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Harmonica Lessons: "Aguas Quietas"

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[MUSIC]
This is
the beginning of my
tune Aguas Quietas.
Which is the first tune on my CD
along together which I recorded.
Actually here in my house,
which is also known as Levyland Studios.
And
[MUSIC]
I wrote it in Acapulco when I was
playing a Jewish wedding for
a very wealthy family.
Who flew me down there, and
I stayed at this beautiful villa,
which was called Aguas Quietas and
I sat up in bed, and I wrote this piece.
I was incredibly tired.
I jotted it down in pencil, and
then when I got home I found it,
and I recorded it on the album.
It was actually the first take on piano,
of me reading my little sketchy chart and
then I took a few passes on harmonica.
And I've had a request to
do a lesson on this tune.
So this is a Mexican style,
jeez, what's the rhythm called?
I've forgotten what, Wapango is one
of the types of rhythms that this is.
It's a triple
time meter
[MUSIC].
It goes through a whole
bunch of different chords.
Some of them are standard and some of them
just make these leaps into other keys.
It's a piece I've performed
live a few times, and
it fits on harmonica really well, cuz I
wrote it on harmonica sitting in bed.
[MUSIC]
And
there is a chart included
with this lesson.
[MUSIC]
It starts in first position on the sixth
hole.
[MUSIC]
It's all pretty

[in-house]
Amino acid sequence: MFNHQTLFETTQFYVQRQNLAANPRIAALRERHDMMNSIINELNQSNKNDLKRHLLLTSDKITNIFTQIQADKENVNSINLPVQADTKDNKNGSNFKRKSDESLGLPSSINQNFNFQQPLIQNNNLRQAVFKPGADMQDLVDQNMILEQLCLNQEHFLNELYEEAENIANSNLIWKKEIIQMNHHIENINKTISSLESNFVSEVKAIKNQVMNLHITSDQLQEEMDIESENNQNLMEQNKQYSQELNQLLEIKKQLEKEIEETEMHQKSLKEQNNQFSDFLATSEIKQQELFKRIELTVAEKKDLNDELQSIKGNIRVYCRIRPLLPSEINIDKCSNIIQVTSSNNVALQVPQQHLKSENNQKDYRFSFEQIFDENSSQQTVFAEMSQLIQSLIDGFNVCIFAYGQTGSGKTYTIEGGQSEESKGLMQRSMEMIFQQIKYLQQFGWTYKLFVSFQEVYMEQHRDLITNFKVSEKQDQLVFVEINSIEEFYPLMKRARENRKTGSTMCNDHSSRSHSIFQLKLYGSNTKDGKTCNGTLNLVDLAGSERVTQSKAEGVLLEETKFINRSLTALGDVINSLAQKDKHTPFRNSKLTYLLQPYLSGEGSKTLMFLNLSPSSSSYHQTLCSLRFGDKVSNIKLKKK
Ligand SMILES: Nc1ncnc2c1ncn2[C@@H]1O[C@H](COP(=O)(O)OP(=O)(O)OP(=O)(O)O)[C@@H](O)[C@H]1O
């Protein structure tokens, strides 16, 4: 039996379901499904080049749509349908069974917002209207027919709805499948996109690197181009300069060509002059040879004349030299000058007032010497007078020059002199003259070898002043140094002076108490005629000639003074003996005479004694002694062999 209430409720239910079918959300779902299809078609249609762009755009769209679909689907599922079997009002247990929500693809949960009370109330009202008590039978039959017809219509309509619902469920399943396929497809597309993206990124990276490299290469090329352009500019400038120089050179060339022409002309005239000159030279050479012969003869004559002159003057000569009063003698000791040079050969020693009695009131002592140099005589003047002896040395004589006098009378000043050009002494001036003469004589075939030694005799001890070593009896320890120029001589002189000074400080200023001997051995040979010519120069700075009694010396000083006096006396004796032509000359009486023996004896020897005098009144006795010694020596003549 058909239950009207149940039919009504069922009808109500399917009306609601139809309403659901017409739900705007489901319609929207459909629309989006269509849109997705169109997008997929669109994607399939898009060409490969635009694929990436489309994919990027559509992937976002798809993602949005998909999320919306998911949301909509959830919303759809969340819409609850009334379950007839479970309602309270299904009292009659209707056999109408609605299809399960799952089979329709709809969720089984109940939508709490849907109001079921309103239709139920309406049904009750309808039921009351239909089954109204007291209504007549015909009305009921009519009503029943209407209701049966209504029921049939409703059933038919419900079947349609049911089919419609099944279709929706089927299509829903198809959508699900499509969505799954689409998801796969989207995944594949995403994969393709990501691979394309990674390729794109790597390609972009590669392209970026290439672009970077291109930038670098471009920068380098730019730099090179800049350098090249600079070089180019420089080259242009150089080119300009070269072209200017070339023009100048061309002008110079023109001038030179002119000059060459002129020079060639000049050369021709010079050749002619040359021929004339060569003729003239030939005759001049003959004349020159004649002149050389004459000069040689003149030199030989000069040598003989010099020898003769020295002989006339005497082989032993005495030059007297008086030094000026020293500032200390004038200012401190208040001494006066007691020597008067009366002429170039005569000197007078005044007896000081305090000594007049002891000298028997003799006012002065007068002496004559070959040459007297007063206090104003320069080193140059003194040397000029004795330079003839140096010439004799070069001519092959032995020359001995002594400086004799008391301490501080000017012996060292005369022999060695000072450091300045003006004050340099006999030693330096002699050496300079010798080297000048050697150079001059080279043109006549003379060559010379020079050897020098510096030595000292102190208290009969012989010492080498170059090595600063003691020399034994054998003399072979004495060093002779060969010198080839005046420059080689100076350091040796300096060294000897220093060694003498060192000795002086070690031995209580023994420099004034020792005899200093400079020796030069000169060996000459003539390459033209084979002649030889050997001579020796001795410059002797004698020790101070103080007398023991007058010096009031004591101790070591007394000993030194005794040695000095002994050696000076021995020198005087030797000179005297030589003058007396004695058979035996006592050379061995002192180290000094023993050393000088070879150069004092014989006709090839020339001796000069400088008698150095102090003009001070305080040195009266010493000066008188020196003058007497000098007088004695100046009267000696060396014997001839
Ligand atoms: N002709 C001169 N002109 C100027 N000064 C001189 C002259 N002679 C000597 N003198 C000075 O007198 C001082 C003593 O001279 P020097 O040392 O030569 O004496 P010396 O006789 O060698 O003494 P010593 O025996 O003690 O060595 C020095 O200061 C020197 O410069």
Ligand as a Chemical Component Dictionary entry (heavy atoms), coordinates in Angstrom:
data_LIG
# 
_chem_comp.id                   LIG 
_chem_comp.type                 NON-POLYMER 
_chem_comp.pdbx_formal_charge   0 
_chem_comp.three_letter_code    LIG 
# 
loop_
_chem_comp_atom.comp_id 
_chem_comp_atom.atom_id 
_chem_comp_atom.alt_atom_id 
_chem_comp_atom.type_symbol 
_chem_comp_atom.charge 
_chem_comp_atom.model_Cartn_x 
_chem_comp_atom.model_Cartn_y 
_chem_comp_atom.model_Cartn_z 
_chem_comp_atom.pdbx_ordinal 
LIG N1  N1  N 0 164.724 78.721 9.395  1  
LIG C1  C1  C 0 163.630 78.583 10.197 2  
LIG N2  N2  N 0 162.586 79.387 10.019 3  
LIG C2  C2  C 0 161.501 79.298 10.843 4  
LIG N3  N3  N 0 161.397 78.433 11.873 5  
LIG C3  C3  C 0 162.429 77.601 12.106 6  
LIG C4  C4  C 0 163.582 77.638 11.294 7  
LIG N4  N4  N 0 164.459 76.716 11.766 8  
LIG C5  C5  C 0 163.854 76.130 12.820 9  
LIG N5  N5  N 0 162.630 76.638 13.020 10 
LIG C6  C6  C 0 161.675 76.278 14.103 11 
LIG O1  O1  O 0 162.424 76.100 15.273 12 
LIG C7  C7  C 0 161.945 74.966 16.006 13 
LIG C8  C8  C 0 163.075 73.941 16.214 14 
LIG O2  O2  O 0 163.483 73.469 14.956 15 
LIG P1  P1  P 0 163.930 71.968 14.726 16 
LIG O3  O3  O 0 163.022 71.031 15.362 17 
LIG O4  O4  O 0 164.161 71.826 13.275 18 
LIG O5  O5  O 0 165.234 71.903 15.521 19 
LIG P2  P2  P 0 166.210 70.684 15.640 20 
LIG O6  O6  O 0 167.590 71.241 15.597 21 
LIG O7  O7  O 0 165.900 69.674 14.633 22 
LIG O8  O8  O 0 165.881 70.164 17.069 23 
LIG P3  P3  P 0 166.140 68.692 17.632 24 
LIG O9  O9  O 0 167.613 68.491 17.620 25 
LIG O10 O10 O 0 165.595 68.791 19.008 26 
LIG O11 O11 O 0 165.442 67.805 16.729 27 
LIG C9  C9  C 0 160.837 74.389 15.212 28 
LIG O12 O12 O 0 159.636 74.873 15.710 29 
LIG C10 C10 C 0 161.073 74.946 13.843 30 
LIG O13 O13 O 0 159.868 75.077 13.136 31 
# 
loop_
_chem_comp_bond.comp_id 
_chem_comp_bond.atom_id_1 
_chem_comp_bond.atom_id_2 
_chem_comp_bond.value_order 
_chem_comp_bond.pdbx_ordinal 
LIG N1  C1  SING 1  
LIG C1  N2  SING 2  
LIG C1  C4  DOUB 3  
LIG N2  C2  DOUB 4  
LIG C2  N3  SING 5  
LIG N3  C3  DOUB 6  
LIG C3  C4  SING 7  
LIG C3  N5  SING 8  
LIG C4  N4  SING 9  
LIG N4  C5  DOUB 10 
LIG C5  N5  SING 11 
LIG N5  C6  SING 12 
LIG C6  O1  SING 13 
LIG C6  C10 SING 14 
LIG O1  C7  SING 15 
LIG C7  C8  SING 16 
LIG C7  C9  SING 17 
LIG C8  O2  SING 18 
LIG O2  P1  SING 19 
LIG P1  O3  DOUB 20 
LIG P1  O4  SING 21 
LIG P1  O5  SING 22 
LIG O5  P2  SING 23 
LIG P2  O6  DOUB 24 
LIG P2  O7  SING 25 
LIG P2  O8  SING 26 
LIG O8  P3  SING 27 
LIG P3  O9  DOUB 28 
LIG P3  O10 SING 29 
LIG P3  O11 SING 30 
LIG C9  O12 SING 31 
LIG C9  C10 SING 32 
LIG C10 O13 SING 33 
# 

straightforward.
And then it goes into some chord changes.
F sharp seven to B minor.
[MUSIC]
Which is not that easy to play,
and then E minor seven.
[MUSIC]
To A seven.
And then back to F.
[MUSIC]
And then I do all
sorts of fast stuff in
the original recording.
[MUSIC]
And then it goes into this other section.
One, three, six.
Two, five, one.
It's all standard chord changes.
[MUSIC]
And I do use
an overblow there.
[MUSIC]
And I do some mouth
breathing trills on the recording.
[MUSIC]
Like that, between four and
five blow and draw.
[MUSIC]
And six blow and draw.
[MUSIC]
These are just mouth breathing trills.
[MUSIC]
You can
play some of it
in octaves.
You can experiment with that.
And when I perform it live, a lot of
times I do solo over the core changes.
Not a lot of times.
With Chevery I just play the melody, but
with small jazz groups I've been known to
solo over the changes, so I'm gonna play
the backing track that I recorded for you,
which is not the same
one that's on the album.
I would have to have looked through all
my Pro Tools files to find that, but
I recorded this on the keyboard.
And it's pretty similar.
[MUSIC]
Here it comes,
with the count off.
[MUSIC]
Introduction.
[MUSIC]
And
that's
the
basic
idea
of
the
arrangement
I
forgot.
That I didn't repeat one extra time.
[MUSIC]
That was the beginning of the album cut,
it was in alphabetical order on iTunes.
So I hope that some of you will try.
And as I said, there is a chart Included
in the PDF attachment on this lesson.
And I hope that you enjoy it.
The only real hard part of the piece is.
[MUSIC]
It's even hard for me.
[MUSIC]
It's a basically
an F sharp scale
[MUSIC]
with a D on top.
It's an F sharp, C sharp seven chord.
[MUSIC]
F sharp seven chord.
[MUSIC]
So the first note
is four draw bend.
[MUSIC]
And the next one is two draw bend.
[MUSIC]
And
the next one is the G-sharp which is
three draw bent all the way down.
[MUSIC]
And the next one is three draw bent a half
step
[MUSIC]
and then three draw.
[MUSIC]
And four draw bend and four draw.
[MUSIC]
And sometimes
I use my tongue to
articulate
[MUSIC].
And not on every note but on some of them.
Whatever works best for you, you figure
out the tongue articulation that
makes the pitch of the bends
the most precise, okay.
Good luck and some of you hopefully
will play this and send me a video.
[MUSIC]